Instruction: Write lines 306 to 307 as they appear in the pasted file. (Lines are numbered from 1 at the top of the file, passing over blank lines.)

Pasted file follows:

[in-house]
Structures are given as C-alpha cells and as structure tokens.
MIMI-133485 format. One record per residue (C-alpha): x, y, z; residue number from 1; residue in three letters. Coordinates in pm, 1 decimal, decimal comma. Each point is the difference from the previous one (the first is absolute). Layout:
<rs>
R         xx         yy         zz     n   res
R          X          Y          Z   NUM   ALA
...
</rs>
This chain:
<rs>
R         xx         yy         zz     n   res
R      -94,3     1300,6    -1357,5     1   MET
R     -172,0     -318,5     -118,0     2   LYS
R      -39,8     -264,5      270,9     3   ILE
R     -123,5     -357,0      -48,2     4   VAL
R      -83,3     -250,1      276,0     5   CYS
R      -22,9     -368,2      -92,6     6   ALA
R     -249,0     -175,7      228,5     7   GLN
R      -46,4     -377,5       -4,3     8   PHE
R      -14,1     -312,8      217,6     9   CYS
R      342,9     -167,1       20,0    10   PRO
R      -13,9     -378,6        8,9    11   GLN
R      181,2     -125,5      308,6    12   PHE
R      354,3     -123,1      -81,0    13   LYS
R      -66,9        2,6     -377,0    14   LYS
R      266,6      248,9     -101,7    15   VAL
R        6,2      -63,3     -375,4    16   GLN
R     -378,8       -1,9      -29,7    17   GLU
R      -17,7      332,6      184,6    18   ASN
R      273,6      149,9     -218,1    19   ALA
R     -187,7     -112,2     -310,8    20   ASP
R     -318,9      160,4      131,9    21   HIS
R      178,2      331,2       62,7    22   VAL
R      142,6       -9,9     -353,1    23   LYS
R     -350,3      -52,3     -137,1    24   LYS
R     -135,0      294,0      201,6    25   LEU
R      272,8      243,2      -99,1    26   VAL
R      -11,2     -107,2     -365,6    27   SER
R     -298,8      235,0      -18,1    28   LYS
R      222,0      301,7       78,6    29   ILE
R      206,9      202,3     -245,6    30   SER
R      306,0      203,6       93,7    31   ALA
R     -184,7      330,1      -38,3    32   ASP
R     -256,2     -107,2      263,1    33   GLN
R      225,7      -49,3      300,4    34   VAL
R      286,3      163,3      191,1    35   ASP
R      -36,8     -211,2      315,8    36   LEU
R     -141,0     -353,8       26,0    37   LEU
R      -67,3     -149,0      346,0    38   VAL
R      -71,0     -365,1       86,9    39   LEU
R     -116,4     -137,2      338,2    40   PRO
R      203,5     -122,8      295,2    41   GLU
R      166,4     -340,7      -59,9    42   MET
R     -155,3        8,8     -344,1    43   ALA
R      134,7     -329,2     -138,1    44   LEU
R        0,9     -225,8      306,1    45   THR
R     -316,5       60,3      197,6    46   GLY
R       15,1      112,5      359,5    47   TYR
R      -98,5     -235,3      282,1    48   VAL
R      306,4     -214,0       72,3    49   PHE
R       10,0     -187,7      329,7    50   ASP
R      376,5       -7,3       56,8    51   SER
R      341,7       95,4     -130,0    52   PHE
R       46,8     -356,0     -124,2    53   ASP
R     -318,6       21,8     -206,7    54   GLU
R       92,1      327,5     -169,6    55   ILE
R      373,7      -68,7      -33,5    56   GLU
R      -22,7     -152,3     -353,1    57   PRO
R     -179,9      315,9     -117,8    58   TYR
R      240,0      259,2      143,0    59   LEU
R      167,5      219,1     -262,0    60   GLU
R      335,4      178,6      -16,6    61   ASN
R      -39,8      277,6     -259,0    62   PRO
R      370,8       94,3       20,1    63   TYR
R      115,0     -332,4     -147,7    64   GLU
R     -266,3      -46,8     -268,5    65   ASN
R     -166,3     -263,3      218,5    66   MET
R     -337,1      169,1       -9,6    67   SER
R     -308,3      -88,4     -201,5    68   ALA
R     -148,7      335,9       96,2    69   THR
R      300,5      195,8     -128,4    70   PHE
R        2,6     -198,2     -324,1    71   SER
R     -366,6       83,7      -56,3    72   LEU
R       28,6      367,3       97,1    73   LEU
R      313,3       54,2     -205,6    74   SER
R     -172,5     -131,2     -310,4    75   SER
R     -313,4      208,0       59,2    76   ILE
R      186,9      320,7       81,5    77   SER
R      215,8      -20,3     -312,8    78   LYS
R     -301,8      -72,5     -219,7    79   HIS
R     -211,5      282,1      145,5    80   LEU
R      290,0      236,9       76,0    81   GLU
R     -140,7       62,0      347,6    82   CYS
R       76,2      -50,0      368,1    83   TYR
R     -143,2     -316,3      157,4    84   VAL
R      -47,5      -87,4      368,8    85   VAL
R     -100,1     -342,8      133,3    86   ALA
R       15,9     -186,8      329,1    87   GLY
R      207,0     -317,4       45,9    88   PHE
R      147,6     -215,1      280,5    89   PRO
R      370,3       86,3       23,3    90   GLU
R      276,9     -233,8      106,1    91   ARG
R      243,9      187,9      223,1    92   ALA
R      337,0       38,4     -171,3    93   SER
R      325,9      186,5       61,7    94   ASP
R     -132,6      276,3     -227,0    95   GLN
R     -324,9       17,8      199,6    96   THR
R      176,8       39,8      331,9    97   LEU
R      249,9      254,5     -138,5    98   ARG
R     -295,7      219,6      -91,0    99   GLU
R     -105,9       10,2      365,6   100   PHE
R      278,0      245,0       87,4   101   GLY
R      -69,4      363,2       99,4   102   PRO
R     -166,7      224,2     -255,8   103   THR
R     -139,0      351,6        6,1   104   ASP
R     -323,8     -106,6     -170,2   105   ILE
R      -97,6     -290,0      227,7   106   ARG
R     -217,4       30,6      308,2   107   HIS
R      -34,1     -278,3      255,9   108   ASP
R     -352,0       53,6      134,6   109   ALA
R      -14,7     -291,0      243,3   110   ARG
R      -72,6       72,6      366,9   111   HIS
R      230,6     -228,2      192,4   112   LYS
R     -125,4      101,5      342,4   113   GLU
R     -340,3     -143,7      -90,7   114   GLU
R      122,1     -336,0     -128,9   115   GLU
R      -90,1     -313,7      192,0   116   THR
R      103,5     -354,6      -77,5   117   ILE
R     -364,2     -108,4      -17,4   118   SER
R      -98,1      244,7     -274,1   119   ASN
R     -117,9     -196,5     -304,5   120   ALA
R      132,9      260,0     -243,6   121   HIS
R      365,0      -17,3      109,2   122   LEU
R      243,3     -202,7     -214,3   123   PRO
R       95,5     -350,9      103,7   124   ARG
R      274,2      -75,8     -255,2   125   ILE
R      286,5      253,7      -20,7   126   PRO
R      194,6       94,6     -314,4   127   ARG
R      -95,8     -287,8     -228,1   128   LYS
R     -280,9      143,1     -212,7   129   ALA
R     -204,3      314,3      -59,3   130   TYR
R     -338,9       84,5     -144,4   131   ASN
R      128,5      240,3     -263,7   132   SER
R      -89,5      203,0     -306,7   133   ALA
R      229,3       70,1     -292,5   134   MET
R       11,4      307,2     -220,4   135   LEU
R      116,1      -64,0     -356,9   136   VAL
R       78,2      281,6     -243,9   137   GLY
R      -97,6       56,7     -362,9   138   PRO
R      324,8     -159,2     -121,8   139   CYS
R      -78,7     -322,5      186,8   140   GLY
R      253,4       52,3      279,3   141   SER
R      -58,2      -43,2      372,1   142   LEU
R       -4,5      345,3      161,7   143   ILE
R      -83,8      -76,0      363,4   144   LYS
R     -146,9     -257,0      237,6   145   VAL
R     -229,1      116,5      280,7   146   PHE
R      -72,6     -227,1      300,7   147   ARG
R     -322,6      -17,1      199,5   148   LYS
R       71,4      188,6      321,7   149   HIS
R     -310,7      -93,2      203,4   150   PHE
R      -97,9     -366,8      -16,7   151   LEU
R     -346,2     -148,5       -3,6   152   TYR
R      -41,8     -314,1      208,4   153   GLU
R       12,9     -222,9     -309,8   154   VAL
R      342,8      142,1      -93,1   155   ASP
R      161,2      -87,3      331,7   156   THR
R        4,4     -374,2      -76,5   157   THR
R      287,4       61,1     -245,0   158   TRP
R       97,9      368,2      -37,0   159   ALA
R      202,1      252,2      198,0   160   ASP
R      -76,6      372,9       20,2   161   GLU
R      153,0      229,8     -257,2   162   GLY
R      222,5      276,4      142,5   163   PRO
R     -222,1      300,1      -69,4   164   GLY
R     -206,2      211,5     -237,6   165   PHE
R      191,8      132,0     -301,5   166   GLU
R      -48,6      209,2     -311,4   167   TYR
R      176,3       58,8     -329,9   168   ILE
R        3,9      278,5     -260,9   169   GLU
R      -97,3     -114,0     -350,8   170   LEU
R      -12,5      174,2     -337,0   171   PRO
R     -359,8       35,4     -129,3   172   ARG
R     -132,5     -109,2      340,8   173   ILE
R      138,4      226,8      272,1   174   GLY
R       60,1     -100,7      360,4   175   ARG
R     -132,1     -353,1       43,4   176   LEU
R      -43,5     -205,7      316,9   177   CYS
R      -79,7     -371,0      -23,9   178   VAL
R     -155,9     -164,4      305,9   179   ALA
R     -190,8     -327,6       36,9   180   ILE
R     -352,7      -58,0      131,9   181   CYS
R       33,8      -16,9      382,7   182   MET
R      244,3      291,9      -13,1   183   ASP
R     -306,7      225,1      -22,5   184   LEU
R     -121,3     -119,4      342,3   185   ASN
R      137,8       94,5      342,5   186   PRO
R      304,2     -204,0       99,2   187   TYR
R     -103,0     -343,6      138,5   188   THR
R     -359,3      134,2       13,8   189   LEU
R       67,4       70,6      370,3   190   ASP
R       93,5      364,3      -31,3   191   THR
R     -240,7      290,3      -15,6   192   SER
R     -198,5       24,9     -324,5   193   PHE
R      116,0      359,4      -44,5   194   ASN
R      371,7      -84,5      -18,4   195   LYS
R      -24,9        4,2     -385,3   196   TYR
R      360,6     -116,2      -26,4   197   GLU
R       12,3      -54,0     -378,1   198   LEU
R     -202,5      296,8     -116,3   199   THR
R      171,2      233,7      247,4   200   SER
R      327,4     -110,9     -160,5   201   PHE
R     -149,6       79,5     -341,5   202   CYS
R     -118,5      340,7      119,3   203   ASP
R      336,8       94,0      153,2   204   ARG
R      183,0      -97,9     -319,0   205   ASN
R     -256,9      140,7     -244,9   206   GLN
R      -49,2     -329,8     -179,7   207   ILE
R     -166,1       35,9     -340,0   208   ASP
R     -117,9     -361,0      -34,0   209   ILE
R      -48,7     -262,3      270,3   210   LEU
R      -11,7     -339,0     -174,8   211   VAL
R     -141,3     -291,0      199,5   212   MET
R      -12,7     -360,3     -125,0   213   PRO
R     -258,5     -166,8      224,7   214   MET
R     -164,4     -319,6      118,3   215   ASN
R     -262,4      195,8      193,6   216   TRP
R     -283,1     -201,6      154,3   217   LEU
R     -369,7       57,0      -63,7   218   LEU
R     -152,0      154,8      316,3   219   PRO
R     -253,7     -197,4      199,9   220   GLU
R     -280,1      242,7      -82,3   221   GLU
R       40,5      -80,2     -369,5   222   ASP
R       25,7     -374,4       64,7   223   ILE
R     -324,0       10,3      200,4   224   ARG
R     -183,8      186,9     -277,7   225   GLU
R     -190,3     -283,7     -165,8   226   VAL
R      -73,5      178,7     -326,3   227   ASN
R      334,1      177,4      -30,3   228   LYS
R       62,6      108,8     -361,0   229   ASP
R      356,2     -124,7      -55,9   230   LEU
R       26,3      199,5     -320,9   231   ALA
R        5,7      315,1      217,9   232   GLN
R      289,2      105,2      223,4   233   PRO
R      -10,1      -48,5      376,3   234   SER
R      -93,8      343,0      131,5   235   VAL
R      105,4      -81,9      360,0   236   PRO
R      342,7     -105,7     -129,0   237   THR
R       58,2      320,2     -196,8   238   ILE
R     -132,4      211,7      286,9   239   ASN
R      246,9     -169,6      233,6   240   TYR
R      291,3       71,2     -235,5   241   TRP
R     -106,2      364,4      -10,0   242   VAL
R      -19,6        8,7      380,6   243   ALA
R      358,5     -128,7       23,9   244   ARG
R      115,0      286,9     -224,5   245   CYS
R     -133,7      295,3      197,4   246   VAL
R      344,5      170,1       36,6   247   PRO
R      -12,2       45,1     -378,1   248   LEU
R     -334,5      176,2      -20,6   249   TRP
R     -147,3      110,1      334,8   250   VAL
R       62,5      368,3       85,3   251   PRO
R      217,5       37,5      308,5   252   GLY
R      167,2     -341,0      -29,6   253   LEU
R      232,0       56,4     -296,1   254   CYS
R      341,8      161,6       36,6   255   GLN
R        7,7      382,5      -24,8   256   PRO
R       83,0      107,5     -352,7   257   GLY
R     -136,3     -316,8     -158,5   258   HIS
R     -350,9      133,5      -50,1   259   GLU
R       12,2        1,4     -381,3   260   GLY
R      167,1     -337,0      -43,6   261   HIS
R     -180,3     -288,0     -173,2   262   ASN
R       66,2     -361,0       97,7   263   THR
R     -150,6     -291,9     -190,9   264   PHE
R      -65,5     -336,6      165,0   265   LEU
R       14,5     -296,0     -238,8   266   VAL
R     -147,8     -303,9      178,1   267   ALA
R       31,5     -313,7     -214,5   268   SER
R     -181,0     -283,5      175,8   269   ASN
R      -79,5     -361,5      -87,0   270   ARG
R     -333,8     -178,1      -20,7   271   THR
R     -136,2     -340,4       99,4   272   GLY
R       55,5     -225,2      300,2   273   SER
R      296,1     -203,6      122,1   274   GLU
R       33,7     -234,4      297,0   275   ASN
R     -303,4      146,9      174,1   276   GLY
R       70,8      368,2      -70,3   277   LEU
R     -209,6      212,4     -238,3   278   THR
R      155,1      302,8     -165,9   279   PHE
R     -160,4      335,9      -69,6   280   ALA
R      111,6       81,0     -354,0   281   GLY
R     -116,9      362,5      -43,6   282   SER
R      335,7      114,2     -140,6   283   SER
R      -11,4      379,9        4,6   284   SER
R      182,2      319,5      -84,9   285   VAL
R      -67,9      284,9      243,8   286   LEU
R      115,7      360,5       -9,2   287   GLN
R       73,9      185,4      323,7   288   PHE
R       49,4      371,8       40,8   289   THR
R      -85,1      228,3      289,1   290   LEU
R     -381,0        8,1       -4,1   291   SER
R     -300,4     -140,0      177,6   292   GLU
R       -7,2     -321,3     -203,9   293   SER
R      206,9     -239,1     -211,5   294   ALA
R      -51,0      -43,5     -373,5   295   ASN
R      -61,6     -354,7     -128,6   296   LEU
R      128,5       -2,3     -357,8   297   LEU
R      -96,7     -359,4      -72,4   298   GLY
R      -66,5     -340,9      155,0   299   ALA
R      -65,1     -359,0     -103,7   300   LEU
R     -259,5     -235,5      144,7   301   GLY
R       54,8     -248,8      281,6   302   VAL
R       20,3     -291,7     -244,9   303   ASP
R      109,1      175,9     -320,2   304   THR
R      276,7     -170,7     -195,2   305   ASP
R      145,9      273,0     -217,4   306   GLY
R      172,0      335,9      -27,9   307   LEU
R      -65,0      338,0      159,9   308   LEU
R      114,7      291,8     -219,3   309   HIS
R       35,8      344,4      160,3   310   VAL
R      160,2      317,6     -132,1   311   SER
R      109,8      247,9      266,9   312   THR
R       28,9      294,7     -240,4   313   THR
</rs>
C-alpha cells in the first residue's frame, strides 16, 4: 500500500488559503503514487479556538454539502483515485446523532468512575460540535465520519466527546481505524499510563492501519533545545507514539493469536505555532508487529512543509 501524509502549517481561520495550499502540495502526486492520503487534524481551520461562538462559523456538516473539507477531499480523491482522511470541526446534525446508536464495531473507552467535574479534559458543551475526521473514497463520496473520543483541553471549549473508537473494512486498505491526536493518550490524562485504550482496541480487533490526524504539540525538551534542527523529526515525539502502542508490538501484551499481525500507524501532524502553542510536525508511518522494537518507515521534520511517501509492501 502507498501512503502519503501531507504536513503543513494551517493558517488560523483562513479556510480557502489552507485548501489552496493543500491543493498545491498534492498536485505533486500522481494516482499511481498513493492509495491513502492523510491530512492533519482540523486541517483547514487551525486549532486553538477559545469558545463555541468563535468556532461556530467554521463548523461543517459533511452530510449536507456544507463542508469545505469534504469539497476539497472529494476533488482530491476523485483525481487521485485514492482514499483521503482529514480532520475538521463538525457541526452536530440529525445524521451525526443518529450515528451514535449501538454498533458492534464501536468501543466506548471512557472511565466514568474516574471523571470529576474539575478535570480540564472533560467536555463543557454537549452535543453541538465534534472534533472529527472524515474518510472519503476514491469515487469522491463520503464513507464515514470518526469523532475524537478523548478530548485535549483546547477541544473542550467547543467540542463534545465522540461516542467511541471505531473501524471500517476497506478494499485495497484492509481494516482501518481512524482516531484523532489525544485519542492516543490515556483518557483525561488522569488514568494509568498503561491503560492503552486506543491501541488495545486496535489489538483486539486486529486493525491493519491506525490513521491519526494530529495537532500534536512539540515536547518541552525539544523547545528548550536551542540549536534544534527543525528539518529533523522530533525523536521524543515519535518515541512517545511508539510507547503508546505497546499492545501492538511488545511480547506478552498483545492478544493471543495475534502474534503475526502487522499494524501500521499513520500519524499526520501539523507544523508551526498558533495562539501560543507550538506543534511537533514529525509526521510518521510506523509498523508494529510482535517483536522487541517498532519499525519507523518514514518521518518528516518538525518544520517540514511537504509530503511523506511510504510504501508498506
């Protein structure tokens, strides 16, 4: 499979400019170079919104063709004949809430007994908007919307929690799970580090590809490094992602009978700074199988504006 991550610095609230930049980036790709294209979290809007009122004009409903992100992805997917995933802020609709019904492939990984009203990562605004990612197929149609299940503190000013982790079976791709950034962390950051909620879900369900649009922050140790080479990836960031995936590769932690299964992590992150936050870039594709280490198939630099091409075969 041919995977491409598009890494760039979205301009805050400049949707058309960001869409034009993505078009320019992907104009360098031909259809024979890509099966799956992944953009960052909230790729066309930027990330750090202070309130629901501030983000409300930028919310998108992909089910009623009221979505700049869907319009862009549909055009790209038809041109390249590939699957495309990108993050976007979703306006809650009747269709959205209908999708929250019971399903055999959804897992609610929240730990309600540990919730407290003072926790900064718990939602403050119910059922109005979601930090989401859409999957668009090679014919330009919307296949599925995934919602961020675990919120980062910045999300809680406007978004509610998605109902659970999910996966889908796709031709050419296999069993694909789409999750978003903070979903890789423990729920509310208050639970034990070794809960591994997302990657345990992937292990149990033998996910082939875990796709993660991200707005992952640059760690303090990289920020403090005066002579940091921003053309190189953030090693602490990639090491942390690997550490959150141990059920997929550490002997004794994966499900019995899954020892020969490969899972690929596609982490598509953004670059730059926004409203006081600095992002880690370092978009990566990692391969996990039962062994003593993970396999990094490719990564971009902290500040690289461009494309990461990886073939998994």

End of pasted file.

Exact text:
R      -51,0      -43,5     -373,5   295   ASN
R      -61,6     -354,7     -128,6   296   LEU